During M&C’s visit, the Robbins raiseborer was being used to bore a ventilation shaft from the surface. This raise, which was being bored at an 86 degree angle, was expected to take about one month to complete.
The 279 mm pilot hole was estimated to take about 15 days with an additional 20 days for reaming up the hole to 2.4 m in diameter and 437 m in length. The shaft was completed on time and is now in use.
At the San Jaime level in the San Carlos zone, the ore produces 400–500 gm/t of silver and 0.05 gm/t of gold. For production drilling, the mine uses the Simba M4 C in-the-hole (ITH) drill rig with 114 mm rock drills to maintain straight holes, although these will be reduced to 76 mm if unconsolidated rock is encountered.
The blocks are mined in 25 m depths from stopes 4.5 x 4.5 m in diameter and 200 m in length. The holes are 30 m deep to allow for the stope heights and drilled at 65 degree angles in a 2.4 m x 2.6 m pattern.
Both the Simba 1254 tophammer model and the Simba M4 C-ITH production rigs are used, but Gonzalez says: “The ITH hammer works better here. It’s faster and more accurate. It’s important not to have deviation when production drilling, and the ITH hammer ensures that we continue at the correct angle through the entire hole.”
Safety is also increased by implementing new rigs such as the Atlas Copco Scaletec scaling rig to smooth out the walls of new stopes.
The operators of both the Robbins raiseborer and the Scaletec say they appreciate the quality of the rigs and that the computerization and user-friendly controls help to both speed up their work and keep them safer.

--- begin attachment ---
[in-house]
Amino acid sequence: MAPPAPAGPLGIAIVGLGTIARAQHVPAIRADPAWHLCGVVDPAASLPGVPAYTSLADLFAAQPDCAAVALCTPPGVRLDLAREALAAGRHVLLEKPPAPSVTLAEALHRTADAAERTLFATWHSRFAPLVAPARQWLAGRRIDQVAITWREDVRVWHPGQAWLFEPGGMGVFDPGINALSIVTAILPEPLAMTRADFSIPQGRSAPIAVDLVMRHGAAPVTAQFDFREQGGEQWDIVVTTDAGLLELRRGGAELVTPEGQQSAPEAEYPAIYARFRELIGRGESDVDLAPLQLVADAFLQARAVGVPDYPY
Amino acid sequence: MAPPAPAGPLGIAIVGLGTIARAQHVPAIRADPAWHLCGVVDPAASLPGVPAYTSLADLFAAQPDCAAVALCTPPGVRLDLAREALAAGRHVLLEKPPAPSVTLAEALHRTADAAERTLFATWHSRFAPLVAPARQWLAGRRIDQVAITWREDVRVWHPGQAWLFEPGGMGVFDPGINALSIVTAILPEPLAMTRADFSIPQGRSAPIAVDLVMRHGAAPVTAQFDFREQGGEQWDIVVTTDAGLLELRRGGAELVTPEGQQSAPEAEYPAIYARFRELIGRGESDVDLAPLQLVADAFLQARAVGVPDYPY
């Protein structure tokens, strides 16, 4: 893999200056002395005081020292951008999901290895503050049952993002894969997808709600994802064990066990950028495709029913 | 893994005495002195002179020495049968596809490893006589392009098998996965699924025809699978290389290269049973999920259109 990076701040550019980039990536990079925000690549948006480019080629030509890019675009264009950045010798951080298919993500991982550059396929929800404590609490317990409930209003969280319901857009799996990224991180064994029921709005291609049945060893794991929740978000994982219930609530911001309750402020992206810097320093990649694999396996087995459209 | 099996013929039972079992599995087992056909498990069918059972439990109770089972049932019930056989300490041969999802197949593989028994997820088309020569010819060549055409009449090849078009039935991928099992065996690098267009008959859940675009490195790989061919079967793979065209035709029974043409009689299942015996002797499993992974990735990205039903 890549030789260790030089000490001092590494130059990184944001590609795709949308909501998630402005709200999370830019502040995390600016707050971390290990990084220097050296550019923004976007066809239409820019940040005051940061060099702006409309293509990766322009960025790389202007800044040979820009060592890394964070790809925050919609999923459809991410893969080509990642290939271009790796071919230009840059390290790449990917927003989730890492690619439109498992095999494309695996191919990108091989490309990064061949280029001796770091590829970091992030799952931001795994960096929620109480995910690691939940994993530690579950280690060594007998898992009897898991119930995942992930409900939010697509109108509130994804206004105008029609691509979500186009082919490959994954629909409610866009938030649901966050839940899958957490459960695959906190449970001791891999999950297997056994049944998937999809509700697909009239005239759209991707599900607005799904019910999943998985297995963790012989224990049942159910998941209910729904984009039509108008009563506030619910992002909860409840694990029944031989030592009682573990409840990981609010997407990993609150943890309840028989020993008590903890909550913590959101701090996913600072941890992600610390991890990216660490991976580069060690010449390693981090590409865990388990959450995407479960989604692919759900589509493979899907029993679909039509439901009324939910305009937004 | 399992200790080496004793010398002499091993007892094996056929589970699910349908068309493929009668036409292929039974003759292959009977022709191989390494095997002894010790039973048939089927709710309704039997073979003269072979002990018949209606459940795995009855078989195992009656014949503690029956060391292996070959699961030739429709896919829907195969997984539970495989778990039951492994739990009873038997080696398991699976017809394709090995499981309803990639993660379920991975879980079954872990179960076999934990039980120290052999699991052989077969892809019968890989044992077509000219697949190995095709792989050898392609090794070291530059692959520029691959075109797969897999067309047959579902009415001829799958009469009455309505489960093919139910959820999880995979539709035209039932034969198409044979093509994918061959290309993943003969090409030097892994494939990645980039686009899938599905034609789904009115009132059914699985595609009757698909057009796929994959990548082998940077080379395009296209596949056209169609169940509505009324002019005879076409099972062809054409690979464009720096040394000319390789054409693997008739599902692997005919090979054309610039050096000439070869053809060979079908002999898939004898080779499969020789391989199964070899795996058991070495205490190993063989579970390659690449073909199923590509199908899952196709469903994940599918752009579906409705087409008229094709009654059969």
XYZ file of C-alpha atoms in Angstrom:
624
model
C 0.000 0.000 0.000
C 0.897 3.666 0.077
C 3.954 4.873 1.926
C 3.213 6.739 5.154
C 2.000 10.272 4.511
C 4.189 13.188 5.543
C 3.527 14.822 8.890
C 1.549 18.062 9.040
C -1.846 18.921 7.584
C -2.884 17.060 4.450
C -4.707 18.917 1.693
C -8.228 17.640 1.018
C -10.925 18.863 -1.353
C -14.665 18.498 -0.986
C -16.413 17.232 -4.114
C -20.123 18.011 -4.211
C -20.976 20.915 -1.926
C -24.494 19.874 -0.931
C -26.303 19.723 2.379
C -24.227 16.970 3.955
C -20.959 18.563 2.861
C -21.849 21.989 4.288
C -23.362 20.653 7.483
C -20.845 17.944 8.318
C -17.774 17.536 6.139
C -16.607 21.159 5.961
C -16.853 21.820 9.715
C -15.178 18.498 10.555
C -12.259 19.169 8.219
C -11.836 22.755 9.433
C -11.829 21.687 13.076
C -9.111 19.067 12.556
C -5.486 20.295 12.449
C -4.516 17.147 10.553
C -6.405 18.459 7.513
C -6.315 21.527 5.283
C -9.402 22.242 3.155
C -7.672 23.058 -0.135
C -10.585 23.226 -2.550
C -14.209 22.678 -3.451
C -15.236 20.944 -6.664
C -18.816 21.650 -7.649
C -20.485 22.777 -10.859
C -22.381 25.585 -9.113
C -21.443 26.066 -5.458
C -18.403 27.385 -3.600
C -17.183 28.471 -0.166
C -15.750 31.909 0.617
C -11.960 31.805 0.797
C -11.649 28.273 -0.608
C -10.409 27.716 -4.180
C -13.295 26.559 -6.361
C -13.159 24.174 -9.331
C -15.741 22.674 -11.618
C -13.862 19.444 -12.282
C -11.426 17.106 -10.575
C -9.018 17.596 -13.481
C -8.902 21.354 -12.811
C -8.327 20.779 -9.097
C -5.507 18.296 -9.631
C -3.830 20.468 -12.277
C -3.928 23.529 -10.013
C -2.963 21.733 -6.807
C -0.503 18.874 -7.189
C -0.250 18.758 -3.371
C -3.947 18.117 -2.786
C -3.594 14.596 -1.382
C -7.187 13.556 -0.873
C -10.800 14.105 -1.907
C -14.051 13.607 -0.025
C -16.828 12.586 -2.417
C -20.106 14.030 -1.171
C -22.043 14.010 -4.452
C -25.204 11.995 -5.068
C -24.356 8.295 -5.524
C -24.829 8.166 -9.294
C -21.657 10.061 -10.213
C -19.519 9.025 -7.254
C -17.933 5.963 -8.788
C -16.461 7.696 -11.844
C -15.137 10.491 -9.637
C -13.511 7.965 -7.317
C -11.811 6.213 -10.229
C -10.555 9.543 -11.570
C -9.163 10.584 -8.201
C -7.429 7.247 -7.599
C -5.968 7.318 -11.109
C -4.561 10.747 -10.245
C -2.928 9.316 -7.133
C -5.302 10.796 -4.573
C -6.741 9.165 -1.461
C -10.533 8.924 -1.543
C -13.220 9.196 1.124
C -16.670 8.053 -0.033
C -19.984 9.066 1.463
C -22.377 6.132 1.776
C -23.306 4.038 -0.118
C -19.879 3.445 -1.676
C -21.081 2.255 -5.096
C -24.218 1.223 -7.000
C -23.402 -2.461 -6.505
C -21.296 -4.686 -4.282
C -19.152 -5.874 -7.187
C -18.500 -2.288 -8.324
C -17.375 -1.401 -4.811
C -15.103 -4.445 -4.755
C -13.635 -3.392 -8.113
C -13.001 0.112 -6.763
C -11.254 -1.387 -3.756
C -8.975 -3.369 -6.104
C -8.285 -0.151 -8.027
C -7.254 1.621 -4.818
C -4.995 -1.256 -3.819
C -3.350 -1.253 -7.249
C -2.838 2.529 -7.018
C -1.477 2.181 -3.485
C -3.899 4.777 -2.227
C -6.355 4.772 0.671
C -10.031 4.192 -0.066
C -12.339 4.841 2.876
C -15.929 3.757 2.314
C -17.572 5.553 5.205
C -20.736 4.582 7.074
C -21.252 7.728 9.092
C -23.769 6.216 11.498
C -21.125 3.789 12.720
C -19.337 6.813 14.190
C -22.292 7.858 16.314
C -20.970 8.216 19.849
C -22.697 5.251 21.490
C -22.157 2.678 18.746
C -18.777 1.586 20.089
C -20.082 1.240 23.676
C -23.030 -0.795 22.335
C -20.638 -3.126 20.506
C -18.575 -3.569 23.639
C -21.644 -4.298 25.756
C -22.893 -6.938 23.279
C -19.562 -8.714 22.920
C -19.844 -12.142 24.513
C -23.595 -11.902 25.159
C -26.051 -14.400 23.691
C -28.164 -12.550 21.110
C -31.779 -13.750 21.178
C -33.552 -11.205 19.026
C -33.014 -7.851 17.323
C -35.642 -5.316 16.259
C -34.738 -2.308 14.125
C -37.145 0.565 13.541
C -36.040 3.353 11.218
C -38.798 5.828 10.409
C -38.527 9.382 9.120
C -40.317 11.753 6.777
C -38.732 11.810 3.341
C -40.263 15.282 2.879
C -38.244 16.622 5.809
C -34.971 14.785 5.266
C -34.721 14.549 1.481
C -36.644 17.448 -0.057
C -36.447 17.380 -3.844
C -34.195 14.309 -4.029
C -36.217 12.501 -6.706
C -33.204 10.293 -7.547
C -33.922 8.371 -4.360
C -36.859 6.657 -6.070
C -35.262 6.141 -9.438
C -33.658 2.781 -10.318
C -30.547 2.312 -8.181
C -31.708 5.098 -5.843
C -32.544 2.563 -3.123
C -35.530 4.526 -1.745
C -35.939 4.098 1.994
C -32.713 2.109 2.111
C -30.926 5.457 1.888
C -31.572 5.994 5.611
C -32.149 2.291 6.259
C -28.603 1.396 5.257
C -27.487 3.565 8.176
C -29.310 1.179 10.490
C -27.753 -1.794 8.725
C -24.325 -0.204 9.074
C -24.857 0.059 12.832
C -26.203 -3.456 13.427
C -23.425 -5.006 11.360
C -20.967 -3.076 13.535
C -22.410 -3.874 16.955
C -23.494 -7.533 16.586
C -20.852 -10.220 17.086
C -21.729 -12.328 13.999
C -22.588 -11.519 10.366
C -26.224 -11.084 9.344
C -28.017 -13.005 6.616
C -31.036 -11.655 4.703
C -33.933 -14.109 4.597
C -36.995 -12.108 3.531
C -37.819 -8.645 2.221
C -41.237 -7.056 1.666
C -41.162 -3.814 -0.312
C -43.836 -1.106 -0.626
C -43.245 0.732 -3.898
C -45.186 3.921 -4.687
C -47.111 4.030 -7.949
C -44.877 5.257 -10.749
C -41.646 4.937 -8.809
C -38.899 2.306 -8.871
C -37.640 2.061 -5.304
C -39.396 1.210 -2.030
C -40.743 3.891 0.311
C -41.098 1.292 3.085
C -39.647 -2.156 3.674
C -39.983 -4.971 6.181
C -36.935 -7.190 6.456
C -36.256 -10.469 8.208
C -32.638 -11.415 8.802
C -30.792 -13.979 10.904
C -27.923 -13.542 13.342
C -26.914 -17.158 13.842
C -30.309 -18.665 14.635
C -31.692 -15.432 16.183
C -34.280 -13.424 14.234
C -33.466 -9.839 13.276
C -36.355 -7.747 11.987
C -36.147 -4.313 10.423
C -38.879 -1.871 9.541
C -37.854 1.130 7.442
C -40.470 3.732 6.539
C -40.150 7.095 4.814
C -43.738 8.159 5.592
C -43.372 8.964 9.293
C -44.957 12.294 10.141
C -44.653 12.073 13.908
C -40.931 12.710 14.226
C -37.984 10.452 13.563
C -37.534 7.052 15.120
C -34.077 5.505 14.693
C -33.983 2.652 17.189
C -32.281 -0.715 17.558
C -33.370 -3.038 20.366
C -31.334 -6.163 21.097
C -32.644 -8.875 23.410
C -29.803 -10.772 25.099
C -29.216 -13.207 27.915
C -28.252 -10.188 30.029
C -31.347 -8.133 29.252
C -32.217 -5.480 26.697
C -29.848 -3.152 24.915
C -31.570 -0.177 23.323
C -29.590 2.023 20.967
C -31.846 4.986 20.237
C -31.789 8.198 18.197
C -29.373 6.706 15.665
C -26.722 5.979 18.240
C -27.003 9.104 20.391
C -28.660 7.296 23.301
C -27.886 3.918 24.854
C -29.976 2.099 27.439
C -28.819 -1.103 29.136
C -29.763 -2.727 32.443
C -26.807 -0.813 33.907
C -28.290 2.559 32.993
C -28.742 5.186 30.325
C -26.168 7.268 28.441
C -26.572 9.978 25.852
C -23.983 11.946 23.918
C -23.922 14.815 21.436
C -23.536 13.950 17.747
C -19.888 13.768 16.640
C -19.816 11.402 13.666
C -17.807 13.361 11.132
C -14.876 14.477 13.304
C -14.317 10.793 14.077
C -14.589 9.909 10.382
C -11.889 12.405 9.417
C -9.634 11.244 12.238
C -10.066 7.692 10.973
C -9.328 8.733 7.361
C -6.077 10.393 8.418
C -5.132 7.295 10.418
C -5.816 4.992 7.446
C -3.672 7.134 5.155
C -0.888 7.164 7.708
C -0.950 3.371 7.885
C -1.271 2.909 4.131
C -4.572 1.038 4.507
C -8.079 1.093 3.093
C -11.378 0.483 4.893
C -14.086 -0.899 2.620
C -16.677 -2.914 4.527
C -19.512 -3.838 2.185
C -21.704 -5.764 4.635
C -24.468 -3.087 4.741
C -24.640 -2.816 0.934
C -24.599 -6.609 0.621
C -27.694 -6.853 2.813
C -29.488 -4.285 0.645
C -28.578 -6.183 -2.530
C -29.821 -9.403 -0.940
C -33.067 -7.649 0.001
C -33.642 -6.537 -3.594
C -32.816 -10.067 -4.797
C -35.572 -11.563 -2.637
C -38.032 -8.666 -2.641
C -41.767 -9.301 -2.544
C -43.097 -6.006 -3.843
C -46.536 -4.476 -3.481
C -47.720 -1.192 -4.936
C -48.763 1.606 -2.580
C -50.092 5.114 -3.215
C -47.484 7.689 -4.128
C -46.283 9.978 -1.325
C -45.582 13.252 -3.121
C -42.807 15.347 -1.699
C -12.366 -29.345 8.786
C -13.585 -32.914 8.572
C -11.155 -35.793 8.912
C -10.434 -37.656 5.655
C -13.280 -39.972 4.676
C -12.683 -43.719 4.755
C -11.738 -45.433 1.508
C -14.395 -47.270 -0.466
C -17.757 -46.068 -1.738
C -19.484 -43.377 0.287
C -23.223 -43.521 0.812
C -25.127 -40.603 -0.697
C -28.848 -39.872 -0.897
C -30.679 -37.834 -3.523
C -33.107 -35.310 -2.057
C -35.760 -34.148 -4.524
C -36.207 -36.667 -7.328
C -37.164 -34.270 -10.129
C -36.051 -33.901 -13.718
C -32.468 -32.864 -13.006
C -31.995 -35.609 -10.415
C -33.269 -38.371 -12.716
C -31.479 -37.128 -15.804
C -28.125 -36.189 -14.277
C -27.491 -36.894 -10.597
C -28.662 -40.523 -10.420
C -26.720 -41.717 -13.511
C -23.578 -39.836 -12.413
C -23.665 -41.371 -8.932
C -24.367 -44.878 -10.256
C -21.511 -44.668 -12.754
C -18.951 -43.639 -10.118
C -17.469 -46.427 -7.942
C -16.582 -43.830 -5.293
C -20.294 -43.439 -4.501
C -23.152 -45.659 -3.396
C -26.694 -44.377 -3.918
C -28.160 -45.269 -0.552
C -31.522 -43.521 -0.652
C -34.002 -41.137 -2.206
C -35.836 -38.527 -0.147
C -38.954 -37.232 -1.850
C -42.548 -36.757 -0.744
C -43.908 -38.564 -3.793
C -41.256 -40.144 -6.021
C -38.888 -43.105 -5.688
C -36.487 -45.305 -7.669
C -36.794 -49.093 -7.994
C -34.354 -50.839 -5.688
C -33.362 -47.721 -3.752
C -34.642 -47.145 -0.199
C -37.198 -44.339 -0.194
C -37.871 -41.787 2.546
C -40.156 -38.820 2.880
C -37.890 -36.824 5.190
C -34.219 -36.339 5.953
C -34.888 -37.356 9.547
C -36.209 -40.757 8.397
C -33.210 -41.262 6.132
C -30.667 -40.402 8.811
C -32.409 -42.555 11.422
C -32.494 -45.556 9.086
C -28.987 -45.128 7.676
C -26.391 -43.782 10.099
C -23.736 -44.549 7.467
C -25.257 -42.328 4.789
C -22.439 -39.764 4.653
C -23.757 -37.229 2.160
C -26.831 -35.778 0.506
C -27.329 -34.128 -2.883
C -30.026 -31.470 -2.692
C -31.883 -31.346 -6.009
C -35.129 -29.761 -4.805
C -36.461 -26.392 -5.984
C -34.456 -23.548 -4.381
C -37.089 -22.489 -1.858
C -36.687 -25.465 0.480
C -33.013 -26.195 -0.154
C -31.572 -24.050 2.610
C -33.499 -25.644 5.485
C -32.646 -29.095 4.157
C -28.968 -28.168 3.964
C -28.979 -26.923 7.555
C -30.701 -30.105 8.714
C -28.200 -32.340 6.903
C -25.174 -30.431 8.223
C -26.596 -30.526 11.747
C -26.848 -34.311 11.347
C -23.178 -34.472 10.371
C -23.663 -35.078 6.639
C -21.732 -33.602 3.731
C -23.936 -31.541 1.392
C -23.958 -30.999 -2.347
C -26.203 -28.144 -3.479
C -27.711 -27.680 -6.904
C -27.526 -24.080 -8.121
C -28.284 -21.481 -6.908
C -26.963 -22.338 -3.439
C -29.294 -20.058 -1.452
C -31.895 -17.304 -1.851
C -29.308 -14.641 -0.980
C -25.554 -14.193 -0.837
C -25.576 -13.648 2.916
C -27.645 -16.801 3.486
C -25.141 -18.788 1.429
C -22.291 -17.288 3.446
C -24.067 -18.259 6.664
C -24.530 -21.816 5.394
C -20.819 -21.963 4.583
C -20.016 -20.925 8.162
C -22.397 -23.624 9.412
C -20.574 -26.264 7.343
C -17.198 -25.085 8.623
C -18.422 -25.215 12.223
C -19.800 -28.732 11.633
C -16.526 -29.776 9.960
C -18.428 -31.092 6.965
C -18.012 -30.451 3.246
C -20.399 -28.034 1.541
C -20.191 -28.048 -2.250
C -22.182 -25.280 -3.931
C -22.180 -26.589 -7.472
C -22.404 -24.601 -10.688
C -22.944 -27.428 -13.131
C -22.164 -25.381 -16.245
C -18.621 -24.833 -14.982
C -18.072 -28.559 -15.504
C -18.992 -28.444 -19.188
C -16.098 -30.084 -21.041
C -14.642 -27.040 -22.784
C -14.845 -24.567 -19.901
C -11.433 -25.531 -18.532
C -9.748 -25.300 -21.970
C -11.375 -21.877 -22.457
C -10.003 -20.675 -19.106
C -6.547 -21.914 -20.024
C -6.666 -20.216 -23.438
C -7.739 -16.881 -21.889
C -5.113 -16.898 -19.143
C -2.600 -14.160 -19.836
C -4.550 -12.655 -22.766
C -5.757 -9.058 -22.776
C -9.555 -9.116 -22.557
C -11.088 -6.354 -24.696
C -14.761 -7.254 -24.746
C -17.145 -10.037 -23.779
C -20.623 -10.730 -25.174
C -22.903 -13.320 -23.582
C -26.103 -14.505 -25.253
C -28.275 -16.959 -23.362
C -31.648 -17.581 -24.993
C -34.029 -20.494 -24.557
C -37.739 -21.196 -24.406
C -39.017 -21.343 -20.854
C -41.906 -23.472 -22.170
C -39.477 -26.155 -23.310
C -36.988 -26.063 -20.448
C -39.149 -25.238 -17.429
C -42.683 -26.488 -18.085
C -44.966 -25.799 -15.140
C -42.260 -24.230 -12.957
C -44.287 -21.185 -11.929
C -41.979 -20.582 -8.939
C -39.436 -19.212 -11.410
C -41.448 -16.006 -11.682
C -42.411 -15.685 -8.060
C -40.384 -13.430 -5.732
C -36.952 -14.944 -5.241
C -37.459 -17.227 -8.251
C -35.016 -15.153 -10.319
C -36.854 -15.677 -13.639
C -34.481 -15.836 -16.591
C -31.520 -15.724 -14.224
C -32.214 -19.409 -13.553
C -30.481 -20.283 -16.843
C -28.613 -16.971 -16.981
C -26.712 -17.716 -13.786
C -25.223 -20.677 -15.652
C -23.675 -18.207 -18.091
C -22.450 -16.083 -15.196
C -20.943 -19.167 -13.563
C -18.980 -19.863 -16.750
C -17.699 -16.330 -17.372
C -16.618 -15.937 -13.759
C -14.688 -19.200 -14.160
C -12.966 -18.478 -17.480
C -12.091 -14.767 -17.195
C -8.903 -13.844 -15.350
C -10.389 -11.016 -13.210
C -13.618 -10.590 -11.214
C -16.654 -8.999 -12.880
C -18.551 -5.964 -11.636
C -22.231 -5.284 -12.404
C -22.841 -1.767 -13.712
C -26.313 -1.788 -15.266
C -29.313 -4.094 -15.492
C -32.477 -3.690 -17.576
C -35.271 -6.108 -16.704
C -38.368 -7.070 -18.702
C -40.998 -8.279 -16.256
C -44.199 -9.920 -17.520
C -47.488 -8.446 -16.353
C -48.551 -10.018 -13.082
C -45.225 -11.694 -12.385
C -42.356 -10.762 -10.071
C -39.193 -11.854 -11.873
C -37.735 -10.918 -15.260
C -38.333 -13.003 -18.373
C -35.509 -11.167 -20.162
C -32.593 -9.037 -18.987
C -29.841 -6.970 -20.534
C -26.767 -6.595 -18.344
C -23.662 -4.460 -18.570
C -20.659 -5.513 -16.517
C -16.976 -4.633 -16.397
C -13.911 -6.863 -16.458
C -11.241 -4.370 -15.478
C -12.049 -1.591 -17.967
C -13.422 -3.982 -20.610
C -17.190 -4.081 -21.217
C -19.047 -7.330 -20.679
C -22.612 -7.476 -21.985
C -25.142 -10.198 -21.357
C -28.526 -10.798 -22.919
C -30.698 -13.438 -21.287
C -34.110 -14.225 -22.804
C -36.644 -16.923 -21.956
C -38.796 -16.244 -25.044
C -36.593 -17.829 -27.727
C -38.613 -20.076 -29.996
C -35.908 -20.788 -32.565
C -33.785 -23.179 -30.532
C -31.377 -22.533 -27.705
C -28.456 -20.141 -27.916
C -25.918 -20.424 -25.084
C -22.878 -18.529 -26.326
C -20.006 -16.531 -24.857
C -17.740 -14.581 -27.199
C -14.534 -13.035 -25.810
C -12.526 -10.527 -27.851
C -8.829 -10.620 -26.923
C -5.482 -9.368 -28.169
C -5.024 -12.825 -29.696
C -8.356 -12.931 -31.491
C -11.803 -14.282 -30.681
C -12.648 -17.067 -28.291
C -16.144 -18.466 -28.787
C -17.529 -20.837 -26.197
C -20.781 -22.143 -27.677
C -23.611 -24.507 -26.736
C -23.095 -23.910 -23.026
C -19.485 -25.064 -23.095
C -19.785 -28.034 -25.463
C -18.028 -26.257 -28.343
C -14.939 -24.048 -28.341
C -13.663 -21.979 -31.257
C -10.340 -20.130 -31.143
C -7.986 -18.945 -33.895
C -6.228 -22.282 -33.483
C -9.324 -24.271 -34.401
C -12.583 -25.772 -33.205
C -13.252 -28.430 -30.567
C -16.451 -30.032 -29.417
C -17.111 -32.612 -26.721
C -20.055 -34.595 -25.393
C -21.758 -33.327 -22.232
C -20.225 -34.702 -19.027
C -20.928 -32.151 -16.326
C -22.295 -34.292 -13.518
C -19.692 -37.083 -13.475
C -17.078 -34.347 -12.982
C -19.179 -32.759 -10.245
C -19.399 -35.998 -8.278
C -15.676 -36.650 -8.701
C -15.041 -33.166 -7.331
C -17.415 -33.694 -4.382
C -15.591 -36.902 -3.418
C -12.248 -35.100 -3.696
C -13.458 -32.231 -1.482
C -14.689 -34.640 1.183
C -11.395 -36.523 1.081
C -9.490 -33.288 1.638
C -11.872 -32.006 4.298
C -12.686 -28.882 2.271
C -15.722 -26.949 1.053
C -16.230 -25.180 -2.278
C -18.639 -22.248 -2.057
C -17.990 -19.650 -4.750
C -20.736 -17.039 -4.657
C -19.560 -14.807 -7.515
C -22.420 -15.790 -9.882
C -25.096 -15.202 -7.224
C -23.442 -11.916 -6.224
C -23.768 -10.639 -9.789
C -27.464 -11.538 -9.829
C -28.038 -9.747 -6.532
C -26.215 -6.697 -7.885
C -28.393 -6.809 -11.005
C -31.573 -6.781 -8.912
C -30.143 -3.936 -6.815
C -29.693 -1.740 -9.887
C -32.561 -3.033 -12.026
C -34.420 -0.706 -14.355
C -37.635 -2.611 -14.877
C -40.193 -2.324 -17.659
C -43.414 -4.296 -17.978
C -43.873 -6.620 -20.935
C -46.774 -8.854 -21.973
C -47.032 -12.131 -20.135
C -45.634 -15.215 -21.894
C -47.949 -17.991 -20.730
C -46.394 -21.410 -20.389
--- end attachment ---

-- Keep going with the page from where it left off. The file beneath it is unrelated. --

Gregorio Castruita, Atlas Copco’s sales representative in Mexico says: “The work done by the Scaletec helped to reduce accidents in the mine because scaling was previously performed manually. The Scaletec is comfortable and very fast and the work is done safely from the cockpit.”
The operators like the 7.5 m long boom which can reach 8.5 m high and up to 9 m when scaling on the jacks. This enables them to work at a safe distance from the rock walls, and as the boom can be pulled in close to the rig, it also provides good mobility while moving through the mine.
In places, the silver vein in the San Carlos section is 5–8 m wide, while in other areas the veins are as narrow as 1m. The blocks of ore are mined 200 x 25 m in the cut-and-fill, long-hole stope method, backfilling as they go.
Where the rock is unstable, the mine method requires that they use remote controlled Scooptram ST14 loaders to muck the ore. Gonzales comments that he likes the Scooptram because it keeps the operators safe from the possibility of falling rock.
In addition to increasing the quality of the stopes with the Scaletec, the mine is also improving safety by reducing its truck fleet by up to 50 per cent thanks to an increase in the number of new shafts.